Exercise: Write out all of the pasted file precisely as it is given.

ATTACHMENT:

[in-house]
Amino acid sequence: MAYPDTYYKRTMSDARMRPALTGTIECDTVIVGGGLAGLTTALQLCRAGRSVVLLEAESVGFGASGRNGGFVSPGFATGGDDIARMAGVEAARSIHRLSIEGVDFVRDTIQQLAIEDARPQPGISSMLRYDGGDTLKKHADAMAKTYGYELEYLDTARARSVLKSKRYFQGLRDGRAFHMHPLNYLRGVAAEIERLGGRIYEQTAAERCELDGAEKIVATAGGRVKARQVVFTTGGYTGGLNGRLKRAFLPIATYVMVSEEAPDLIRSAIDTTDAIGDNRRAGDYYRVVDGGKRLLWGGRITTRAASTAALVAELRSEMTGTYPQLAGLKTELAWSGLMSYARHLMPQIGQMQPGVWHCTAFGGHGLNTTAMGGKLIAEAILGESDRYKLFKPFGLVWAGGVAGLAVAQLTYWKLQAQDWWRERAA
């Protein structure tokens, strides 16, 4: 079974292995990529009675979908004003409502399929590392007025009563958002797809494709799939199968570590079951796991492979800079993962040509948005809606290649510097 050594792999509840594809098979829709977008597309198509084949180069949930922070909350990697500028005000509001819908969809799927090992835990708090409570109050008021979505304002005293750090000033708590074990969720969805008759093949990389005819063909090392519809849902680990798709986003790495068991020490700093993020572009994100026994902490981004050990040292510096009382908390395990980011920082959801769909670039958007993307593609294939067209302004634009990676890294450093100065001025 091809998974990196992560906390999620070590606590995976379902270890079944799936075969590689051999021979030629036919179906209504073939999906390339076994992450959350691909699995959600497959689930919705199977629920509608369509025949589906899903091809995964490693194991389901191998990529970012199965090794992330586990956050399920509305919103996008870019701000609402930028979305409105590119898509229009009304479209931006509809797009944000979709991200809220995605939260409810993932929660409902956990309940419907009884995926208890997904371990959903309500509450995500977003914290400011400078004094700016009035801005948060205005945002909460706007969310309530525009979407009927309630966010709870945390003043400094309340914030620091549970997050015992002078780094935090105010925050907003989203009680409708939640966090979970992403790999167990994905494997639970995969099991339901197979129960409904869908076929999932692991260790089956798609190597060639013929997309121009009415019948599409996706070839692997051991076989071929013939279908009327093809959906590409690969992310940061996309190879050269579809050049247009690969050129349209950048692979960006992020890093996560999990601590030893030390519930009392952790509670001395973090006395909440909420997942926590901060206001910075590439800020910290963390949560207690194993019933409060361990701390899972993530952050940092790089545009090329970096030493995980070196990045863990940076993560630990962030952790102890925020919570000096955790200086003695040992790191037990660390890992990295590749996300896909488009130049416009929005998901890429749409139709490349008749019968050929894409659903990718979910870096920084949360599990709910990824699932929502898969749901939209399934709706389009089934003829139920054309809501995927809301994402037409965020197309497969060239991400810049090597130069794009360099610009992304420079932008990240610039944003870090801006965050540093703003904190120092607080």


[in-house]
Amino acid sequence: MAYPDTYYKRTMSDARMRPALTGTIECDTVIVGGGLAGLTTALQLCRAGRSVVLLEAESVGFGASGRNGGFVSPGFATGGDDIARMAGVEAARSIHRLSIEGVDFVRDTIQQLAIEDARPQPGISSMLRYDGGDTLKKHADAMAKTYGYELEYLDTARARSVLKSKRYFQGLRDGRAFHMHPLNYLRGVAAEIERLGGRIYEQTAAERCELDGAEKIVATAGGRVKARQVVFTTGGYTGGLNGRLKRAFLPIATYVMVSEEAPDLIRSAIDTTDAIGDNRRAGDYYRVVDGGKRLLWGGRITTRAASTAALVAELRSEMTGTYPQLAGLKTELAWSGLMSYARHLMPQIGQMQPGVWHCTAFGGHGLNTTAMGGKLIAEAILGESDRYKLFKPFGLVWAGGVAGLAVAQLTYWKLQAQDWWRERAA
């Protein structure tokens, strides 16, 4: 079974292995990529009675979908004003409502399929590392007025009563958002797809494709799939199968570590079951796991492979800079993962040509948005809606290649510097 050594792999509840594809098979829709977008597309198509084949180069949930922070909350990697500028005000509001819908969809799927090992835990708090409570109050008021979505304002005293750090000033708590074990969720969805008759093949990389005819063909090392519809849902680990798709986003790495068991020490700093993020572009994100026994902490981004050990040292510096009382908390395990980011920082959801769909670039958007993307593609294939067209302004634009990676890294450093100065001025 091809998974990196992560906390999620070590606590995976379902270890079944799936075969590689051999021979030629036919179906209504073939999906390339076994992450959350691909699995959600497959689930919705199977629920509608369509025949589906899903091809995964490693194991389901191998990529970012199965090794992330586990956050399920509305919103996008870019701000609402930028979305409105590119898509229009009304479209931006509809797009944000979709991200809220995605939260409810993932929660409902956990309940419907009884995926208890997904371990959903309500509450995500977003914290400011400078004094700016009035801005948060205005945002909460706007969310309530525009979407009927309630966010709870945390003043400094309340914030620091549970997050015992002078780094935090105010925050907003989203009680409708939640966090979970992403790999167990994905494997639970995969099991339901197979129960409904869908076929999932692991260790089956798609190597060639013929997309121009009415019948599409996706070839692997051991076989071929013939279908009327093809959906590409690969992310940061996309190879050269579809050049247009690969050129349209950048692979960006992020890093996560999990601590030893030390519930009392952790509670001395973090006395909440909420997942926590901060206001910075590439800020910290963390949560207690194993019933409060361990701390899972993530952050940092790089545009090329970096030493995980070196990045863990940076993560630990962030952790102890925020919570000096955790200086003695040992790191037990660390890992990295590749996300896909488009130049416009929005998901890429749409139709490349008749019968050929894409659903990718979910870096920084949360599990709910990824699932929502898969749901939209399934709706389009089934003829139920054309809501995927809301994402037409965020197309497969060239991400810049090597130069794009360099610009992304420079932008990240610039944003870090801006965050540093703003904190120092607080």